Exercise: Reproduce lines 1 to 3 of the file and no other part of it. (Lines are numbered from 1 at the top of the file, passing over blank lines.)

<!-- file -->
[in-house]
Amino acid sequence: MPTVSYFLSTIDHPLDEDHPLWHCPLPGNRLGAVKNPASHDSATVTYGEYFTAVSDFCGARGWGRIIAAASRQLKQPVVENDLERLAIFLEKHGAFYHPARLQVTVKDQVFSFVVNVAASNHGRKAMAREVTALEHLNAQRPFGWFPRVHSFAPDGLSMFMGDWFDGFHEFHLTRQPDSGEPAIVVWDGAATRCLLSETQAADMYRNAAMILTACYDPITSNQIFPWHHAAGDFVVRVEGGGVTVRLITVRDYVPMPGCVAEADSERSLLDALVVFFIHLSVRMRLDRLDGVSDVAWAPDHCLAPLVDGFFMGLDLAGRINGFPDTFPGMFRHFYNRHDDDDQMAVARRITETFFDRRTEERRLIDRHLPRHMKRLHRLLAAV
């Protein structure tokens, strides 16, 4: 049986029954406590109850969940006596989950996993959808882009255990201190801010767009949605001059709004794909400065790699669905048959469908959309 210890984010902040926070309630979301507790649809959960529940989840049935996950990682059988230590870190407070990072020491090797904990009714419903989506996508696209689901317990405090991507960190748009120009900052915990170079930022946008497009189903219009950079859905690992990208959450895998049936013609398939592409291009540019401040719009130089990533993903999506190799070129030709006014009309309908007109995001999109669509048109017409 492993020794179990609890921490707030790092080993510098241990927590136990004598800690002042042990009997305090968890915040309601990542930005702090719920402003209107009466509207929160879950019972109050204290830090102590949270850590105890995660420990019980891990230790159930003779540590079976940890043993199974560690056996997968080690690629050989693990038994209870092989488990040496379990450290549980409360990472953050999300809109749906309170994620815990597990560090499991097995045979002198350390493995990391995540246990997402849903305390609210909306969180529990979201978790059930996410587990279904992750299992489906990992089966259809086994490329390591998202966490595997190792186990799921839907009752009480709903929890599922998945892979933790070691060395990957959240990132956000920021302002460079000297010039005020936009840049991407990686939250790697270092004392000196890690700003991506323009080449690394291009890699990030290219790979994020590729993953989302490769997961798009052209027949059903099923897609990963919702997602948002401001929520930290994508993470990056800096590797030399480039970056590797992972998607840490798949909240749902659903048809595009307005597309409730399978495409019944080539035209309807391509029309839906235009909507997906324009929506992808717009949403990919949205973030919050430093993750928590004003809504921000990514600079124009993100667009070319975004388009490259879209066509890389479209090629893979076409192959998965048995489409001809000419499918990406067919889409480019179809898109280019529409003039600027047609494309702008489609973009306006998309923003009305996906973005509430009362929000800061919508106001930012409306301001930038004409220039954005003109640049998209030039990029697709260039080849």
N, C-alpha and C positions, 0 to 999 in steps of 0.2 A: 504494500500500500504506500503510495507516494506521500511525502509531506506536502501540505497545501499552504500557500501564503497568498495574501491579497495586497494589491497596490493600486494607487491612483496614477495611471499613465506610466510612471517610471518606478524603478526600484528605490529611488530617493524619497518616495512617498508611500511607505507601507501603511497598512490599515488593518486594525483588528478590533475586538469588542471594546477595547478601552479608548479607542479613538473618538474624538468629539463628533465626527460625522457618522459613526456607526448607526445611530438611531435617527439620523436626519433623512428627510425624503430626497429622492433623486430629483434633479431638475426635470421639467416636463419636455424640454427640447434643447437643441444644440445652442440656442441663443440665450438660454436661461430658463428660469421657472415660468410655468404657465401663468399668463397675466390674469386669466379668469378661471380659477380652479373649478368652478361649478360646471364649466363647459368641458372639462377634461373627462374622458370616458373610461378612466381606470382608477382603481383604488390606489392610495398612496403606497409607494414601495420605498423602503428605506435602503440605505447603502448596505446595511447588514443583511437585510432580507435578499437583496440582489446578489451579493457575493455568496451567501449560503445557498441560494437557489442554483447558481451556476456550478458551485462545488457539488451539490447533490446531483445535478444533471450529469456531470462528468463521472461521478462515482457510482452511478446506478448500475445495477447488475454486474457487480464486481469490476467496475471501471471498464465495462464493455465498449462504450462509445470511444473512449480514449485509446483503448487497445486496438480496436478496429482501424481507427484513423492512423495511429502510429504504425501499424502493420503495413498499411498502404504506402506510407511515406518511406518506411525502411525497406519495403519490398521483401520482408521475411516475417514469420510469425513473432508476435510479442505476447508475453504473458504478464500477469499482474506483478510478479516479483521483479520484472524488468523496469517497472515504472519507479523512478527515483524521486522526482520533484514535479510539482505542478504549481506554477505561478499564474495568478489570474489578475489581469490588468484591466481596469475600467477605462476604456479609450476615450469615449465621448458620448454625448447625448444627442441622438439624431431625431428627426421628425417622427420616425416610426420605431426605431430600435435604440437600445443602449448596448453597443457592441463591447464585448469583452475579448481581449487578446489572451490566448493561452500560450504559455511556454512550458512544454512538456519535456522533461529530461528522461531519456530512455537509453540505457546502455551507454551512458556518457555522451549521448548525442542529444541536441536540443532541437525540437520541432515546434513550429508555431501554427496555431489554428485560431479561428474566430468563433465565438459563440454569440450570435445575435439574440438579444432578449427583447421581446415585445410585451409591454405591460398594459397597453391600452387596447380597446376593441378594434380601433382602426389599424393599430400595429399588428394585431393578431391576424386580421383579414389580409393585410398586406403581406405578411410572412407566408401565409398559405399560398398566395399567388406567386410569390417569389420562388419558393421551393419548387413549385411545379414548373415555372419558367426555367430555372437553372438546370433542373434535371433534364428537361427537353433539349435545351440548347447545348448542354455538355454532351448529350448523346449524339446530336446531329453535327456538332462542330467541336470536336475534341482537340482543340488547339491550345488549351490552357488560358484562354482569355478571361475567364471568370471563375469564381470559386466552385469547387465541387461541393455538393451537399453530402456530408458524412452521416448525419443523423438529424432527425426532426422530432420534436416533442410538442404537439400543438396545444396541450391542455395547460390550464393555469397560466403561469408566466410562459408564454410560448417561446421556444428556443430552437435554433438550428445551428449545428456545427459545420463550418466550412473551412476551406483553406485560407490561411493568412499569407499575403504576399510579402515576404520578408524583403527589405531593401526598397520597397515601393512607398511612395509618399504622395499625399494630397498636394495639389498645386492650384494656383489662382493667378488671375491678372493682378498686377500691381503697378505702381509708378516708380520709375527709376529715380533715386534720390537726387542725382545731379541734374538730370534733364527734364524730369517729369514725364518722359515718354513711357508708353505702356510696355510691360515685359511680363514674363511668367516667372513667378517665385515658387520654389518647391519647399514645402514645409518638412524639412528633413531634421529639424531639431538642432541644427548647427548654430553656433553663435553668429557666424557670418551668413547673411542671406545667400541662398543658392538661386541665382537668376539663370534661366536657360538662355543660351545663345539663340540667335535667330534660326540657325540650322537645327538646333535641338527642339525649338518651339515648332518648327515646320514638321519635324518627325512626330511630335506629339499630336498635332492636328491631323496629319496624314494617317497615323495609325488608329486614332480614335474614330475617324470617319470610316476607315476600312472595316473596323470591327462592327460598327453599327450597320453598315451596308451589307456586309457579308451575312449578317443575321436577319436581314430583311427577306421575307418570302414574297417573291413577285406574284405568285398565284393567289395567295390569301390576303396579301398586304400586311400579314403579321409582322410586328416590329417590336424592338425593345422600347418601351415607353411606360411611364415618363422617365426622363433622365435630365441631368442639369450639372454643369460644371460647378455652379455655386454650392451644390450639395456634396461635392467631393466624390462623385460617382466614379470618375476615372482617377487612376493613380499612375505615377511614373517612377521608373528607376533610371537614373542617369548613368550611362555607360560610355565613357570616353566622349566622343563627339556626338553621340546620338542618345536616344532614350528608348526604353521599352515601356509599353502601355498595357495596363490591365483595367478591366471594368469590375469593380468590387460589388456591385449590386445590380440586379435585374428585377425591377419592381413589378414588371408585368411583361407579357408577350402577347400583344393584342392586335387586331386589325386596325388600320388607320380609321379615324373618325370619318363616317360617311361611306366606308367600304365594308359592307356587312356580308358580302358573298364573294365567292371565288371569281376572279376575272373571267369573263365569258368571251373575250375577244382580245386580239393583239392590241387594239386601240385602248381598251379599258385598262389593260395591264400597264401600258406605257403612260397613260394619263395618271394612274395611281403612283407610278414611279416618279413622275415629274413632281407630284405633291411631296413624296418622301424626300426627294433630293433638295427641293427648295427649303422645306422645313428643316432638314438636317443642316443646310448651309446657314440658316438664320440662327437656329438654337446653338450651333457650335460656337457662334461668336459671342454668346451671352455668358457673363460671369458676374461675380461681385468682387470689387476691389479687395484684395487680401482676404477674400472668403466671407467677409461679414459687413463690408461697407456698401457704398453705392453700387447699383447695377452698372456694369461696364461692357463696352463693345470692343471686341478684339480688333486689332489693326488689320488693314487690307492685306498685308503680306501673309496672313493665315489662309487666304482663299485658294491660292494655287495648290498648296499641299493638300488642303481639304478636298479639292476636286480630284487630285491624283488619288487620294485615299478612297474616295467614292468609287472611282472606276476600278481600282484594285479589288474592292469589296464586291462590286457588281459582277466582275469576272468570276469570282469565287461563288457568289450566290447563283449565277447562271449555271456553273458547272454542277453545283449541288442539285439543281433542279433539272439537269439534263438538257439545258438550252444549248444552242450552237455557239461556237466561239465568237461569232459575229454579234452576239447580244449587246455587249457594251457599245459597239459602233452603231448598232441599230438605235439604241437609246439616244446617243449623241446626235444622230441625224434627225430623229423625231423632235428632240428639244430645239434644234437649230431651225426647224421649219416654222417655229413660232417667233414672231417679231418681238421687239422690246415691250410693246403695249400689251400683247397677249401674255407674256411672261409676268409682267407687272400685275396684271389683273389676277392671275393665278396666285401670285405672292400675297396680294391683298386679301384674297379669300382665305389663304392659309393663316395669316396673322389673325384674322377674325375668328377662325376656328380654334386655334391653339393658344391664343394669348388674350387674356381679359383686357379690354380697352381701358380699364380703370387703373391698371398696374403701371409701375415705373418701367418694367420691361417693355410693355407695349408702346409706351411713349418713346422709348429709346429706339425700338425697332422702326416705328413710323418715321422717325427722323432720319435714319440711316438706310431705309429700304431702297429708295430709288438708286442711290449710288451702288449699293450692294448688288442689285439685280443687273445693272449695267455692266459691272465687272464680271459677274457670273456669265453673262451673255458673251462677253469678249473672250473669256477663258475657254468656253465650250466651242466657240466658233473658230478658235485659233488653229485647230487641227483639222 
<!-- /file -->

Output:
[in-house]
Amino acid sequence: MPTVSYFLSTIDHPLDEDHPLWHCPLPGNRLGAVKNPASHDSATVTYGEYFTAVSDFCGARGWGRIIAAASRQLKQPVVENDLERLAIFLEKHGAFYHPARLQVTVKDQVFSFVVNVAASNHGRKAMAREVTALEHLNAQRPFGWFPRVHSFAPDGLSMFMGDWFDGFHEFHLTRQPDSGEPAIVVWDGAATRCLLSETQAADMYRNAAMILTACYDPITSNQIFPWHHAAGDFVVRVEGGGVTVRLITVRDYVPMPGCVAEADSERSLLDALVVFFIHLSVRMRLDRLDGVSDVAWAPDHCLAPLVDGFFMGLDLAGRINGFPDTFPGMFRHFYNRHDDDDQMAVARRITETFFDRRTEERRLIDRHLPRHMKRLHRLLAAV
């Protein structure tokens, strides 16, 4: 049986029954406590109850969940006596989950996993959808882009255990201190801010767009949605001059709004794909400065790699669905048959469908959309 210890984010902040926070309630979301507790649809959960529940989840049935996950990682059988230590870190407070990072020491090797904990009714419903989506996508696209689901317990405090991507960190748009120009900052915990170079930022946008497009189903219009950079859905690992990208959450895998049936013609398939592409291009540019401040719009130089990533993903999506190799070129030709006014009309309908007109995001999109669509048109017409 492993020794179990609890921490707030790092080993510098241990927590136990004598800690002042042990009997305090968890915040309601990542930005702090719920402003209107009466509207929160879950019972109050204290830090102590949270850590105890995660420990019980891990230790159930003779540590079976940890043993199974560690056996997968080690690629050989693990038994209870092989488990040496379990450290549980409360990472953050999300809109749906309170994620815990597990560090499991097995045979002198350390493995990391995540246990997402849903305390609210909306969180529990979201978790059930996410587990279904992750299992489906990992089966259809086994490329390591998202966490595997190792186990799921839907009752009480709903929890599922998945892979933790070691060395990957959240990132956000920021302002460079000297010039005020936009840049991407990686939250790697270092004392000196890690700003991506323009080449690394291009890699990030290219790979994020590729993953989302490769997961798009052209027949059903099923897609990963919702997602948002401001929520930290994508993470990056800096590797030399480039970056590797992972998607840490798949909240749902659903048809595009307005597309409730399978495409019944080539035209309807391509029309839906235009909507997906324009929506992808717009949403990919949205973030919050430093993750928590004003809504921000990514600079124009993100667009070319975004388009490259879209066509890389479209090629893979076409192959998965048995489409001809000419499918990406067919889409480019179809898109280019529409003039600027047609494309702008489609973009306006998309923003009305996906973005509430009362929000800061919508106001930012409306301001930038004409220039954005003109640049998209030039990029697709260039080849």